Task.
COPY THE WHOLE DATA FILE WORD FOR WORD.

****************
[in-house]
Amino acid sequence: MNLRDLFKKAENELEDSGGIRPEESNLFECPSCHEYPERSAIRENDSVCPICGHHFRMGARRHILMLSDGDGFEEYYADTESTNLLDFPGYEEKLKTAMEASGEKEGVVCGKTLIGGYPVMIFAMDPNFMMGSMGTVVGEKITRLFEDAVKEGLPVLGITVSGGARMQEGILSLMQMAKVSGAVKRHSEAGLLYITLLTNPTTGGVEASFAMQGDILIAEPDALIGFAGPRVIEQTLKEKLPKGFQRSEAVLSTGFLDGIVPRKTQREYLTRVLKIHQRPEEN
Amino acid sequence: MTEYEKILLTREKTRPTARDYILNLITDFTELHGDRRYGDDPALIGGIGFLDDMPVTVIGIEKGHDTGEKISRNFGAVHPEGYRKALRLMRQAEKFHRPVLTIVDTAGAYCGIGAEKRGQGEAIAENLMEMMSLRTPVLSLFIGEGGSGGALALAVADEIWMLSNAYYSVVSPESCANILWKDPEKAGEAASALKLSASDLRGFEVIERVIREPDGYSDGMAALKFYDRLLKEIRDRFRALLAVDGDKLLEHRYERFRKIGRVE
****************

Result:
[in-house]
Amino acid sequence: MNLRDLFKKAENELEDSGGIRPEESNLFECPSCHEYPERSAIRENDSVCPICGHHFRMGARRHILMLSDGDGFEEYYADTESTNLLDFPGYEEKLKTAMEASGEKEGVVCGKTLIGGYPVMIFAMDPNFMMGSMGTVVGEKITRLFEDAVKEGLPVLGITVSGGARMQEGILSLMQMAKVSGAVKRHSEAGLLYITLLTNPTTGGVEASFAMQGDILIAEPDALIGFAGPRVIEQTLKEKLPKGFQRSEAVLSTGFLDGIVPRKTQREYLTRVLKIHQRPEEN
Amino acid sequence: MTEYEKILLTREKTRPTARDYILNLITDFTELHGDRRYGDDPALIGGIGFLDDMPVTVIGIEKGHDTGEKISRNFGAVHPEGYRKALRLMRQAEKFHRPVLTIVDTAGAYCGIGAEKRGQGEAIAENLMEMMSLRTPVLSLFIGEGGSGGALALAVADEIWMLSNAYYSVVSPESCANILWKDPEKAGEAASALKLSASDLRGFEVIERVIREPDGYSDGMAALKFYDRLLKEIRDRFRALLAVDGDKLLEHRYERFRKIGRVE